Intended for healthcare professionals

Editorials

Growth hormone: uses and abuses

BMJ 2004; 328 doi: https://doi.org/10.1136/bmj.328.7445.907 (Published 15 April 2004) Cite this as: BMJ 2004;328:907
  1. Raymond L Hintz, professor of pediatrics (hintz{at}stanford.edu)
  1. Stanford University, Stanford, CA 94305, USA

    It has anabolic effects, but its use in ageing and other conditions is not established

    The therapeutic use of human growth hormone was first shown 45 years ago.1 In these years the number of approved and proposed uses of human growth hormone has grown from one to more than a dozen, and the number of patients being treated with it has increased from a handful to tens of thousands worldwide. The officially approved uses of human growth hormone vary from country to country, but it is commonly used for children with growth hormone deficiency or insufficiency, poor growth due to renal failure, Turner syndrome (girls with a missing or defective X chromosome), Prader-Willi syndrome (usually due to uniparental disomy in chromosome 15), and children born small for gestational age with poor growth past 2 years of age (table). Recently the Food and Drug Administration in the United States has also approved the use of human growth hormone for short children with idiopathic short stature who are more than 2.5 standard deviations below the mean or the shortest 1.2% of children. In adults the approved uses include AIDS related wasting and growth hormone deficiency (usually due to a pituitary tumour). The evidence supporting these uses of human growth hormone comes from double blind controlled studies, clinical observations, and systematic meta-analyses.2 3

    Officially approved therapeutic uses of human growth hormone in selected countries

    View this table:

    In addition to the generally accepted therapeutic uses of human growth hormone, many proposed uses have not been established. Human growth hormone is undisputedly a potent hormone with a wide variety of biological effects. The anabolic actions of human growth hormone have made it attractive as a potential agent for catabolic problems in a wide range of clinical conditions, including severely catabolic patients in an intensive care environment, burns, cystic fibrosis, inflammatory bowel disease, fertility problems, osteoporosis, and Down's syndrome, and also for people wishing to reverse the effects of ageing and promote athletic prowess. These last two potential uses have received the most attention as abuse of growth hormone.

    The definitions of the word abuse include “improper or excessive use.” The classic form of “abuse” of human growth hormone are athletes or bodybuilders who use it as a way to gain an unfair advantage over their competitors. No good evidence exists that human growth hormone actually works in this setting.4 The lay bodybuilding literature is full of testimonials, but as human growth hormone is as least as potent as an anabolic agent no doubt is left that growth hormone should be banned in sport. The use of human growth hormone in sport is promoted by the fact that as yet no practical method exists to detect that is in use in competition at the Olympic level.5 Several tests currently under study will hopefully be sufficiently robust for use at the Olympic games.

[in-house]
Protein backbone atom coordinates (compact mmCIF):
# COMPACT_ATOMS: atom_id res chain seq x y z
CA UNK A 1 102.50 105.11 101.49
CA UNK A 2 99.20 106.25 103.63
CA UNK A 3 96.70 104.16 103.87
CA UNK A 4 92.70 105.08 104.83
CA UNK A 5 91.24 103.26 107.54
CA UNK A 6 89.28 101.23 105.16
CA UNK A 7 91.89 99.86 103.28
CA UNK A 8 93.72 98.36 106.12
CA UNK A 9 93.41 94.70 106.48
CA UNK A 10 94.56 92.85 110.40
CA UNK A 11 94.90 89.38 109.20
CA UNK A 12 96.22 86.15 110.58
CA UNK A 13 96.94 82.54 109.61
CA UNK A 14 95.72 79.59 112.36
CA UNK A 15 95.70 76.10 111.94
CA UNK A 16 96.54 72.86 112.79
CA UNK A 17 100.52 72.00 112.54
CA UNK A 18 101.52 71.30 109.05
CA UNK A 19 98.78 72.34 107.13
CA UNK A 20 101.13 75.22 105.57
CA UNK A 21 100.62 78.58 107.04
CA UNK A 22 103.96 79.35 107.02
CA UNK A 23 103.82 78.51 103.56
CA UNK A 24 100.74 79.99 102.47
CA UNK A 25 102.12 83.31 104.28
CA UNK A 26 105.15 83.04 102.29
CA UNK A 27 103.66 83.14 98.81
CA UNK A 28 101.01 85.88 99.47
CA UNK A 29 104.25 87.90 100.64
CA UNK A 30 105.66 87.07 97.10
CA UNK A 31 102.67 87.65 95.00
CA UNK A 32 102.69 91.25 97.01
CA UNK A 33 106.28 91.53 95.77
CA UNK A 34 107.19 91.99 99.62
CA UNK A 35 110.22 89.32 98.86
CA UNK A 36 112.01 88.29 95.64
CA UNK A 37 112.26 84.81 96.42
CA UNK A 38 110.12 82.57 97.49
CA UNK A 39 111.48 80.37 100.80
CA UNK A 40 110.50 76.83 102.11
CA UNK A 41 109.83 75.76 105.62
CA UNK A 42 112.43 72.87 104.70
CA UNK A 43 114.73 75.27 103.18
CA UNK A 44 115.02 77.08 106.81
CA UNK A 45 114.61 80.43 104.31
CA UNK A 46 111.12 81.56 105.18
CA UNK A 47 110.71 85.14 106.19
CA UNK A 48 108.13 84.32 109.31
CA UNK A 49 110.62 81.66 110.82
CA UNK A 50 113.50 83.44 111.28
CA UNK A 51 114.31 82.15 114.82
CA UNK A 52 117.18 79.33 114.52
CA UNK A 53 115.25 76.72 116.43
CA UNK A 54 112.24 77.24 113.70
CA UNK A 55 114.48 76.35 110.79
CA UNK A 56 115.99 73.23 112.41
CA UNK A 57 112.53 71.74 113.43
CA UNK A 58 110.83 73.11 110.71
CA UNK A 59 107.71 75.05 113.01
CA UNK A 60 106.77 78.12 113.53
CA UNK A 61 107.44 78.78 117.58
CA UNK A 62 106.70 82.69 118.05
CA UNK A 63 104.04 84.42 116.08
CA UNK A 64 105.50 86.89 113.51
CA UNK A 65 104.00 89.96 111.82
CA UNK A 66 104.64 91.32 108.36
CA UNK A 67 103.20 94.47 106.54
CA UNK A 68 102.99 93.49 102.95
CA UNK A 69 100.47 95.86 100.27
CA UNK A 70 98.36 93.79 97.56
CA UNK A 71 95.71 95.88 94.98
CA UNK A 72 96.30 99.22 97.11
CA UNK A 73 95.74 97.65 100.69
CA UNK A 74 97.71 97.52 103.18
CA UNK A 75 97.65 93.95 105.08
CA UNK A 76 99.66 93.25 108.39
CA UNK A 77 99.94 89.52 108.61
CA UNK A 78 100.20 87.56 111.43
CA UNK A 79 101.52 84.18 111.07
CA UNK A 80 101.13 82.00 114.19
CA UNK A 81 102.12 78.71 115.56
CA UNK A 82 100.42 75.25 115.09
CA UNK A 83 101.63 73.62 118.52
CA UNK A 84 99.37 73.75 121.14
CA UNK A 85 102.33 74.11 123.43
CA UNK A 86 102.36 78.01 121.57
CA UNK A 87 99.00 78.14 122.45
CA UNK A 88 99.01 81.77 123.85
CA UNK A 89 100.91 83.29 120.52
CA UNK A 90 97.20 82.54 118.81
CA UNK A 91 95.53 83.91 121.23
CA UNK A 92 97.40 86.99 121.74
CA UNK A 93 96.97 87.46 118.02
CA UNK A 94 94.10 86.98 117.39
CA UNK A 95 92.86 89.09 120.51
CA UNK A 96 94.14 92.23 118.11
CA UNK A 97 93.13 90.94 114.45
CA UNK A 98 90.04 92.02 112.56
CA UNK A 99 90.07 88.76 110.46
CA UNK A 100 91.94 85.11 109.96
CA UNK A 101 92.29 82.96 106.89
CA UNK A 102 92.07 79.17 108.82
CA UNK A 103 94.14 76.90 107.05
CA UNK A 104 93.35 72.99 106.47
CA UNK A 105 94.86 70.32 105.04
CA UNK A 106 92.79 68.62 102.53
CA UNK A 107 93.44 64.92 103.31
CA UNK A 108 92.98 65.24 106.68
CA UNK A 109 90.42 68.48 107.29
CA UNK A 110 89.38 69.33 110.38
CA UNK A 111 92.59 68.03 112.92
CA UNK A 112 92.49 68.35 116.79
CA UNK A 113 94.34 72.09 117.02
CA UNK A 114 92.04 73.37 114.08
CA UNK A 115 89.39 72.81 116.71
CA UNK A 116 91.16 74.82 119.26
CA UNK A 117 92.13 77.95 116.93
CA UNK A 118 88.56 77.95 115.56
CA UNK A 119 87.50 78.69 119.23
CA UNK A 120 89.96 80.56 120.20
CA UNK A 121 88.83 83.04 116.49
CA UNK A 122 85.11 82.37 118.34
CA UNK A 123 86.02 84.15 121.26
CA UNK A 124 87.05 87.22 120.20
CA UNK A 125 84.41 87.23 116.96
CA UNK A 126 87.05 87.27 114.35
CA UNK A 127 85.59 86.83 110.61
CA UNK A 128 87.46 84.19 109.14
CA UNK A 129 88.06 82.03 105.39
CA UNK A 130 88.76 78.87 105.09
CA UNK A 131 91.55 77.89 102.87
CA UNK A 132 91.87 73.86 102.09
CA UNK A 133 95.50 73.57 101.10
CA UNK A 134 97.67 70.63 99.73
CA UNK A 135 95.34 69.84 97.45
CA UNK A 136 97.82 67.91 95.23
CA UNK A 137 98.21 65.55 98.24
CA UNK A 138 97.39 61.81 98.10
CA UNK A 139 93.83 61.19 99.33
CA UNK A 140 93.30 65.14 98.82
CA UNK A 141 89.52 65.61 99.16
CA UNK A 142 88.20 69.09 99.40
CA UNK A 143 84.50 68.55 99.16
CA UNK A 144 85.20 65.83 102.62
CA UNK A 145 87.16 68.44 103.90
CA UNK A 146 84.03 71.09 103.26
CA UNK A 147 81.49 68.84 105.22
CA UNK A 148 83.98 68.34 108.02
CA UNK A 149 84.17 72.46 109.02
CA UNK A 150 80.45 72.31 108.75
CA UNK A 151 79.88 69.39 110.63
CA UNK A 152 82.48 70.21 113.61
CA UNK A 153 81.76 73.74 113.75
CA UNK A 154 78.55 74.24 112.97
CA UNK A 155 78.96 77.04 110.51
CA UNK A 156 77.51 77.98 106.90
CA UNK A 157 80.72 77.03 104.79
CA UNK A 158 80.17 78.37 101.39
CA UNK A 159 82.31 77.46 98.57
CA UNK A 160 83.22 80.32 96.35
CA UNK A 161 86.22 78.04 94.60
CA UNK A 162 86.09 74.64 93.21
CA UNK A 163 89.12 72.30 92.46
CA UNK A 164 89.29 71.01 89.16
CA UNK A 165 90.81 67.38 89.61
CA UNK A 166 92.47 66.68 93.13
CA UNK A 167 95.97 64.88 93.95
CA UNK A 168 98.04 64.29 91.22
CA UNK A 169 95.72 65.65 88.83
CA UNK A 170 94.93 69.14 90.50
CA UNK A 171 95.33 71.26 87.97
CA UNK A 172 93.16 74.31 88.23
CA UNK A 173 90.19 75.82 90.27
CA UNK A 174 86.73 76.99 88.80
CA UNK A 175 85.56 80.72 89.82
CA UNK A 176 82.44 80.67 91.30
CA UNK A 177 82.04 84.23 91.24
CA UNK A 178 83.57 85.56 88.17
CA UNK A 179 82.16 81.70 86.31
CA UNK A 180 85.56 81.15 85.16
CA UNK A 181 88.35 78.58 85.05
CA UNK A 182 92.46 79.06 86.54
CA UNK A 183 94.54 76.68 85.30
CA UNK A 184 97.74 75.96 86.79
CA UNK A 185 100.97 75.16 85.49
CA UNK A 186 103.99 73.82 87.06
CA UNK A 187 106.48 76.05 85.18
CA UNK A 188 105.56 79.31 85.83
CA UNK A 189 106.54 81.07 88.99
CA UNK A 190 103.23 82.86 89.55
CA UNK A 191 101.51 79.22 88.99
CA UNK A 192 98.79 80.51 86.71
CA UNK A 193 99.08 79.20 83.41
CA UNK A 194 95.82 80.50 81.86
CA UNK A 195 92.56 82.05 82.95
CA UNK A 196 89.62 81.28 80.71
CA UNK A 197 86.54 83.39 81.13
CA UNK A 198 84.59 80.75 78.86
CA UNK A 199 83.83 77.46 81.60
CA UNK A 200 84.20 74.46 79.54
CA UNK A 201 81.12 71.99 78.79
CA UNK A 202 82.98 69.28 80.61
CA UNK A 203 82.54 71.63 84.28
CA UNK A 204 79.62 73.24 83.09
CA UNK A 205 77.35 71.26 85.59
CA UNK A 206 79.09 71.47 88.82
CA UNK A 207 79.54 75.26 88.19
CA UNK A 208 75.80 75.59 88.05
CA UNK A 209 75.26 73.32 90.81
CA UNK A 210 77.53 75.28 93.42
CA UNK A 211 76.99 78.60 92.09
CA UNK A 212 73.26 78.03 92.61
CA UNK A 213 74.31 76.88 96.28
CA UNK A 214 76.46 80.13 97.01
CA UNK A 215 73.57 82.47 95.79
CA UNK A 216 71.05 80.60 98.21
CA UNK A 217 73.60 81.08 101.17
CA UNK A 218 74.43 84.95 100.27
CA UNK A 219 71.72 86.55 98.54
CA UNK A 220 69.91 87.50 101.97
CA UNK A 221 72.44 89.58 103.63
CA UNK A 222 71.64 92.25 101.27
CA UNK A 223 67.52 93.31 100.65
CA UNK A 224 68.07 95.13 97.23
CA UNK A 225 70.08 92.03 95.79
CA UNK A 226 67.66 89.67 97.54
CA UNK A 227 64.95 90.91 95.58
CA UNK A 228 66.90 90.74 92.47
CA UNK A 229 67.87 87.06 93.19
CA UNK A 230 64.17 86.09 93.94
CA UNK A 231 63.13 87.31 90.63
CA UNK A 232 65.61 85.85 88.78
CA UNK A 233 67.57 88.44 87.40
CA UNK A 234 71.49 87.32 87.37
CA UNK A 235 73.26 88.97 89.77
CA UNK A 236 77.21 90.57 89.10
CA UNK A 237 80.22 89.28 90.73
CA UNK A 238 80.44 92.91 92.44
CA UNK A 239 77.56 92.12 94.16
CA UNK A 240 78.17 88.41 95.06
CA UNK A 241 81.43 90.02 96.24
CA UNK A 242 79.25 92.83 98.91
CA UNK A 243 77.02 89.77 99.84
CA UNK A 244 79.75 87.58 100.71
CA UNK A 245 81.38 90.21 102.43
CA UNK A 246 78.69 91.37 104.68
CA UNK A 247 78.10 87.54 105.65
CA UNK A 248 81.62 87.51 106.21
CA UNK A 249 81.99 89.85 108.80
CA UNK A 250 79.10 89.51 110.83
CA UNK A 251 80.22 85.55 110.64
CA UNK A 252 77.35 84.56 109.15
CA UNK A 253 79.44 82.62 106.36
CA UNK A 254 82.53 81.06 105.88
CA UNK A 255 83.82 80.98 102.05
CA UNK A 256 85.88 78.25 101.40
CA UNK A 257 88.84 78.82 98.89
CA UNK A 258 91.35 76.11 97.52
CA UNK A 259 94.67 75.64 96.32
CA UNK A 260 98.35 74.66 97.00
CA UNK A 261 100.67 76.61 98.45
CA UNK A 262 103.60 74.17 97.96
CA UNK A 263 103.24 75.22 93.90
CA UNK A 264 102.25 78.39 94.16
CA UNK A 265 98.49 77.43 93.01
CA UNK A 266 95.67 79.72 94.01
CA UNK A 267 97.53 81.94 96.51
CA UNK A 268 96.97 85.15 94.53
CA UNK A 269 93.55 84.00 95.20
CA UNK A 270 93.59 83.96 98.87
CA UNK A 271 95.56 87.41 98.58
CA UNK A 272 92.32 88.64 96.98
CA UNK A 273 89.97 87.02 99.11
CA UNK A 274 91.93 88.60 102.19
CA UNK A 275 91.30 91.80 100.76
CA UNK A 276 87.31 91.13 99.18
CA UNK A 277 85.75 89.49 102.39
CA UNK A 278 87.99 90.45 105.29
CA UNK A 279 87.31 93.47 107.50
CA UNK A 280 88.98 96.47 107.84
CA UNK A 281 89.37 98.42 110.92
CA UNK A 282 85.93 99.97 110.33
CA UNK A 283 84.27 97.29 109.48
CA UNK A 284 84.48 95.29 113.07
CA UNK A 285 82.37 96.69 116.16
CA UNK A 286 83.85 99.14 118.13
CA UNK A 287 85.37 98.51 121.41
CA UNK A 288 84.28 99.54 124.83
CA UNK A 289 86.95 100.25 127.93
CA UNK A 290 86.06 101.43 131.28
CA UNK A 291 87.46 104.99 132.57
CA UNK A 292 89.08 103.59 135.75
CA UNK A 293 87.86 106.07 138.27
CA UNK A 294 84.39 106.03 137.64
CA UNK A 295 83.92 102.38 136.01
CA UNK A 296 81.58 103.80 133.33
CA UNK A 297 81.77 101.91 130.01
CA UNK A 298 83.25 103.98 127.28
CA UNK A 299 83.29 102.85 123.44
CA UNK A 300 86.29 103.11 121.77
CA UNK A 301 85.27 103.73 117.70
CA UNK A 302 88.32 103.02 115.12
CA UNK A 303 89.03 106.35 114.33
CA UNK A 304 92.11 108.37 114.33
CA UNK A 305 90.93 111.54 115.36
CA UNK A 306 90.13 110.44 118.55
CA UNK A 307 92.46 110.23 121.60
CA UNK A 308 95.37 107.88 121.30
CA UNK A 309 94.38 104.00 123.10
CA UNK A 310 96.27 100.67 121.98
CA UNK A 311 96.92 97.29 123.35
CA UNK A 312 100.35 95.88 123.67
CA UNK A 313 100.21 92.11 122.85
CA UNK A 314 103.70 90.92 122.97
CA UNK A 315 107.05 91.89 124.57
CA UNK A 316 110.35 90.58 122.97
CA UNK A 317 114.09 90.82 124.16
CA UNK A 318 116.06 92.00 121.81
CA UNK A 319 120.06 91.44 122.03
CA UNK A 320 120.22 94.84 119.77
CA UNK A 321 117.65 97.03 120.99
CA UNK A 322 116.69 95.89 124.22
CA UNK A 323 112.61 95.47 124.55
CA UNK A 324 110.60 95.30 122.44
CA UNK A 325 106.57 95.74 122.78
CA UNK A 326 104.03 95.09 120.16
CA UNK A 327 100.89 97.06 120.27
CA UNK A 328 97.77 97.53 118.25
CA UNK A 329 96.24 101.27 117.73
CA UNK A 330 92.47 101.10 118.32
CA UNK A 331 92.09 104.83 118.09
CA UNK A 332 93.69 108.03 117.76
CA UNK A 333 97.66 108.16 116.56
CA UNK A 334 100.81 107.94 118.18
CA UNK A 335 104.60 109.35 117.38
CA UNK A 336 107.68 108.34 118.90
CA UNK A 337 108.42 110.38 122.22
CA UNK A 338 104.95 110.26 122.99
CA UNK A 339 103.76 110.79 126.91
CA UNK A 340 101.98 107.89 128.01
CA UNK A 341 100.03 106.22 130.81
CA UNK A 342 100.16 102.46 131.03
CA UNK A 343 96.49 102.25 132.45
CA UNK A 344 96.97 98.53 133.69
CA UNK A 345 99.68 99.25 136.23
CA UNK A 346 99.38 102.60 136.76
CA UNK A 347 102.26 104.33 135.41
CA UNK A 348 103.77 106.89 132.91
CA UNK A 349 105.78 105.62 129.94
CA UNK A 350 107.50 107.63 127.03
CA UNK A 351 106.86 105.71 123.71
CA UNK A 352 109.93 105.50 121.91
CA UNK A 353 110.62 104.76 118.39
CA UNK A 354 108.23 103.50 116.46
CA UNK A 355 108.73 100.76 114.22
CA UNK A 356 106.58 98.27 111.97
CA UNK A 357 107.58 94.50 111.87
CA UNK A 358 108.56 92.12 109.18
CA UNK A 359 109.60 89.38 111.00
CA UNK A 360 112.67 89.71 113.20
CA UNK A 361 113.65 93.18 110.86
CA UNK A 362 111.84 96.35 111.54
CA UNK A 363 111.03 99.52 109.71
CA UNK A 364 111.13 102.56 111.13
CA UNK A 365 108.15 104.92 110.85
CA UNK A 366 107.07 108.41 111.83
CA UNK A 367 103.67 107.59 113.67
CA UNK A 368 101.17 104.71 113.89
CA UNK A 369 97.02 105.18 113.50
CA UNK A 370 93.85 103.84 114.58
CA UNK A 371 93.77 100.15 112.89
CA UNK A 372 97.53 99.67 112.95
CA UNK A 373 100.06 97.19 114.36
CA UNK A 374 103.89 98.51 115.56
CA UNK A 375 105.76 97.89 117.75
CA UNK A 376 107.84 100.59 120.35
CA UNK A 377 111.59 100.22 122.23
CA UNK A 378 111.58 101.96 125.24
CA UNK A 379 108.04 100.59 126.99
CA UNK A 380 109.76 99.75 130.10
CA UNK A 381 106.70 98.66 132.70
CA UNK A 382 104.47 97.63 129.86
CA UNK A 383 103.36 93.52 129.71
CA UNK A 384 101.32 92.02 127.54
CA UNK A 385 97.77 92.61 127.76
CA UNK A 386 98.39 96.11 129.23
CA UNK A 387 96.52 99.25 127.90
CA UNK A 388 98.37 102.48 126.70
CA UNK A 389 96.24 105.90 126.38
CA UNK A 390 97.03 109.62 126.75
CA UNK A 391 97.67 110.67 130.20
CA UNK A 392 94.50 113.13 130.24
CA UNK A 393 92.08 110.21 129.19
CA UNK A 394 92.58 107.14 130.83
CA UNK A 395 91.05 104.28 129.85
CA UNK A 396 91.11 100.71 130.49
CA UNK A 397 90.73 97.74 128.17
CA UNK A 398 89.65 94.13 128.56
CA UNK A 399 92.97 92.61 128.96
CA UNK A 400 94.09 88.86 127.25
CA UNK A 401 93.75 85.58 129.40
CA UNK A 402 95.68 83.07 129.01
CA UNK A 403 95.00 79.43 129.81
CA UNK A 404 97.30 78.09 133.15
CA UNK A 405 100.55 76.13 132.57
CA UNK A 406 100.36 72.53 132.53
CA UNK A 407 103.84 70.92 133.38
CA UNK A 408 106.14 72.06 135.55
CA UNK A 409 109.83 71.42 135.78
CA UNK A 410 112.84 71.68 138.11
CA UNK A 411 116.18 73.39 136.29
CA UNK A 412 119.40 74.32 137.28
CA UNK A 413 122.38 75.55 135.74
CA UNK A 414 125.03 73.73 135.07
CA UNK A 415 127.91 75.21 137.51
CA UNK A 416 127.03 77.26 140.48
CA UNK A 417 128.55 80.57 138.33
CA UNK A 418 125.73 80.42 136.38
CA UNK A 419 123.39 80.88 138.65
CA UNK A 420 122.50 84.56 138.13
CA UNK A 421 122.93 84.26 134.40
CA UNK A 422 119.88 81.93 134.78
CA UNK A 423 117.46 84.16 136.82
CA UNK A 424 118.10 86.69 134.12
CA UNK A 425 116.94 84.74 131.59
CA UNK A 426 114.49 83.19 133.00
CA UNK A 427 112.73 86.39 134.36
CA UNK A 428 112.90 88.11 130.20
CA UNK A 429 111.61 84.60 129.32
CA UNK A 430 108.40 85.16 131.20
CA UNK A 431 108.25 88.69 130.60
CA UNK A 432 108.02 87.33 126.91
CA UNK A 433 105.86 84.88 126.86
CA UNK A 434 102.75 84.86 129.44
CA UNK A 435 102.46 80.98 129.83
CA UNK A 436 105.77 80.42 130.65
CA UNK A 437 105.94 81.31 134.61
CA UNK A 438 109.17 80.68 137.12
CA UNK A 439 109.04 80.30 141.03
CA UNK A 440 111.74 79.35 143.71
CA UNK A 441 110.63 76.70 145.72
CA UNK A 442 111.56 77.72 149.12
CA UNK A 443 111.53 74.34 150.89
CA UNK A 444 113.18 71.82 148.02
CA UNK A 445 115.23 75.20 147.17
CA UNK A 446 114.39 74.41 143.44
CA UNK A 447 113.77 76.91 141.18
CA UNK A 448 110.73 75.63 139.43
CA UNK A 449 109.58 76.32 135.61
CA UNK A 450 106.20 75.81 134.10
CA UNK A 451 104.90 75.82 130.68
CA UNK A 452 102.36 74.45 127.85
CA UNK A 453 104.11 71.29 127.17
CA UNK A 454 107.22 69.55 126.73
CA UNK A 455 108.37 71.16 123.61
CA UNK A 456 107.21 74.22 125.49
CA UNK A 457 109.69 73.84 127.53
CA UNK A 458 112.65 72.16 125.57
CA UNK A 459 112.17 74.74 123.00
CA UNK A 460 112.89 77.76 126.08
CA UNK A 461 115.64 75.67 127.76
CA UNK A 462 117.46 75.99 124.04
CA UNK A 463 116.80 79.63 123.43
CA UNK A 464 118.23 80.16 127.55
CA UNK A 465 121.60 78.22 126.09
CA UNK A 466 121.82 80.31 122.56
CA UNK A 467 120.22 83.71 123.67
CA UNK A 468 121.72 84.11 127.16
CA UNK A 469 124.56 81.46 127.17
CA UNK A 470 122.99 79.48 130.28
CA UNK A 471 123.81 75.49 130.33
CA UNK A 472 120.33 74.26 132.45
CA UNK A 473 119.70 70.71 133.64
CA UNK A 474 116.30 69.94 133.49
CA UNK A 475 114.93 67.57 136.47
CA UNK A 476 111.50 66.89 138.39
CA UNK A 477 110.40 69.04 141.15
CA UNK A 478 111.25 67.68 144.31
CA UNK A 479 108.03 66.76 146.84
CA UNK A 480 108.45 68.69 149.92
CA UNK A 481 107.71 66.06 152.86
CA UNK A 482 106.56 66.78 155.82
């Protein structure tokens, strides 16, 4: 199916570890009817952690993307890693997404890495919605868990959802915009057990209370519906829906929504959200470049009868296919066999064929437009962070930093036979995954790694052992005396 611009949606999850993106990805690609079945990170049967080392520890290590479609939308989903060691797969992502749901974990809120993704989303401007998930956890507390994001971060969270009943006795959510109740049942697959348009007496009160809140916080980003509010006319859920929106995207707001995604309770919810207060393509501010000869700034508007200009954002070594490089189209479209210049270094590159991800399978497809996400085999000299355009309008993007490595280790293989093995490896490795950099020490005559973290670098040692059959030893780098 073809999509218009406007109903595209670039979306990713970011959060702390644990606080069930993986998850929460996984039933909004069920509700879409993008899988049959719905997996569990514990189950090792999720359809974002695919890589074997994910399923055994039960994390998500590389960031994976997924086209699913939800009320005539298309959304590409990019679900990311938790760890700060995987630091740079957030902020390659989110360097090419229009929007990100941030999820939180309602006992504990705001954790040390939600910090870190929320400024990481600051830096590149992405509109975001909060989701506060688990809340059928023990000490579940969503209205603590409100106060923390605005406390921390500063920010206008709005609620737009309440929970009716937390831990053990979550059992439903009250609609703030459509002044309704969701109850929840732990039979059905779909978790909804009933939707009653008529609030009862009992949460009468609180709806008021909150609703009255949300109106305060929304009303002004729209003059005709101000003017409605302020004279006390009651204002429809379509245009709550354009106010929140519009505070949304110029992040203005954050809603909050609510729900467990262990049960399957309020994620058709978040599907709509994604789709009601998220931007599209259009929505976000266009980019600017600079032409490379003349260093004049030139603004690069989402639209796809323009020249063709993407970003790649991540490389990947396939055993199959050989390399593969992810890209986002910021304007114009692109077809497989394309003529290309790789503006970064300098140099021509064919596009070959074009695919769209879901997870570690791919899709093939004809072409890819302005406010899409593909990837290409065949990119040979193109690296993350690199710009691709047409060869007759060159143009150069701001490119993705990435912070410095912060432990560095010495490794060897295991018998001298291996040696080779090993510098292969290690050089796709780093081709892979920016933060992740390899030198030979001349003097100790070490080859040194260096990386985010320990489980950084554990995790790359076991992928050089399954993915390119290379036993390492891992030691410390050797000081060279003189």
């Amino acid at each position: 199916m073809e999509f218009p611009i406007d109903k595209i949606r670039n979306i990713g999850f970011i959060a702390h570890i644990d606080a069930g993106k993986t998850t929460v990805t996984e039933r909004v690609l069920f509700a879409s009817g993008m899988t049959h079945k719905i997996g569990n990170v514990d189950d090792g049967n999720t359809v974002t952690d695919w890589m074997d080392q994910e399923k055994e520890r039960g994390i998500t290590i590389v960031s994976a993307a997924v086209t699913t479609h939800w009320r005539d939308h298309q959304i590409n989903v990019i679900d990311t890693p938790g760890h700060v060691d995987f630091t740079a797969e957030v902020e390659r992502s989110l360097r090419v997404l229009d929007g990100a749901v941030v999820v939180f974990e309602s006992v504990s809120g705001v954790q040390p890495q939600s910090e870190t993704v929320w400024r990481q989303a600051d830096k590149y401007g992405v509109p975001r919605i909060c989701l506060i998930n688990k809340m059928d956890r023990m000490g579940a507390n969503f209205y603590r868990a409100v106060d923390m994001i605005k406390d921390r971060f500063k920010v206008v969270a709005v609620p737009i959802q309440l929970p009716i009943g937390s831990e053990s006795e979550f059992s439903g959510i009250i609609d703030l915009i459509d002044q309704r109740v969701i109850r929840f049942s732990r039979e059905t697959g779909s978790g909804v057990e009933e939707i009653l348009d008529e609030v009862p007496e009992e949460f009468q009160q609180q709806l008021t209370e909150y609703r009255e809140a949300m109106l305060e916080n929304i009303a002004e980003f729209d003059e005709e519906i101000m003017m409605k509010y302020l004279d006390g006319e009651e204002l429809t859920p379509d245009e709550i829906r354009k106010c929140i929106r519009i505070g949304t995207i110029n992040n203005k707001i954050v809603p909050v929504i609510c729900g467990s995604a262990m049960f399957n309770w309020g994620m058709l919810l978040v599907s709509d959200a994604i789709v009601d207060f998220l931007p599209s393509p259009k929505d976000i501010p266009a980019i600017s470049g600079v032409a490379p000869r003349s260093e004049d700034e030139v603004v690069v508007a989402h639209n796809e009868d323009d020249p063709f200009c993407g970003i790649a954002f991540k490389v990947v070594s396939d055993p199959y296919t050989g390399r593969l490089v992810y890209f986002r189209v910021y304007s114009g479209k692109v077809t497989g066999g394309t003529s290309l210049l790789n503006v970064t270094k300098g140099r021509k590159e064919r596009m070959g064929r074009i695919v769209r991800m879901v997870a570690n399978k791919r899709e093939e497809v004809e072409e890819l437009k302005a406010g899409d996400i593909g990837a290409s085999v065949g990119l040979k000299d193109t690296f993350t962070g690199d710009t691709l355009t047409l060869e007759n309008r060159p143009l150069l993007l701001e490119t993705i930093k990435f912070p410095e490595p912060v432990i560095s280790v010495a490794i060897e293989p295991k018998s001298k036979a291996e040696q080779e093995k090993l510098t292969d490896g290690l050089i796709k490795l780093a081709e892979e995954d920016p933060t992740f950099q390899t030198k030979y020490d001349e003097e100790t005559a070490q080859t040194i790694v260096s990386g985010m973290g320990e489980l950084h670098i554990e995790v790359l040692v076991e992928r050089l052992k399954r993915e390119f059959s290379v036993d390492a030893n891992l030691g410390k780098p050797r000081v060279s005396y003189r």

The use of human growth hormone to increase the height of children who are already of normal height should also be considered abuse. Another common form of use of human growth hormone outside the established indication is in its alleged action of reversing or slowing the effects of ageing.6 The quest for a “fountain of youth” is an age old dream, advertisements in print media and on the internet promote the use of human growth hormone or agents touted as increasing human growth hormone levels. Many of these agents are not growth hormone and do not lead to a sustained increase in concentrations of growth hormone. Although anabolic effects and changes in body composition have clearly been associated with the use of human growth hormone, in elderly people little or no evidence exists of an important positive functional effect on the processes of ageing.7 8

    In addition to the lack of evidence for effectiveness of human growth hormone in these proposed uses, it causes side effects such as diabetes, carpal tunnel syndrome, fluid retention, joint and muscle pain, and high blood pressure. Many of these side effects were seen in studies that used much higher doses of human growth hormone than are now used in elderly people, so there is hope that studies using lower doses alone or in combination with modest doses of anabolic steroids may show a positive ratio of benefits to side effects. Well controlled clinical studies are needed to explore the potential uses of human growth hormone in elderly people and of its other potential uses as an anabolic agent. However, the use of human growth hormone for indications that are not established is a waste of health funds and amounts to exploiting people and exposing them to unnecessary risk.

    Footnotes

    • Competing interests RLH has been a consultant to Eli Lilly and has received fees for speaking.

    References

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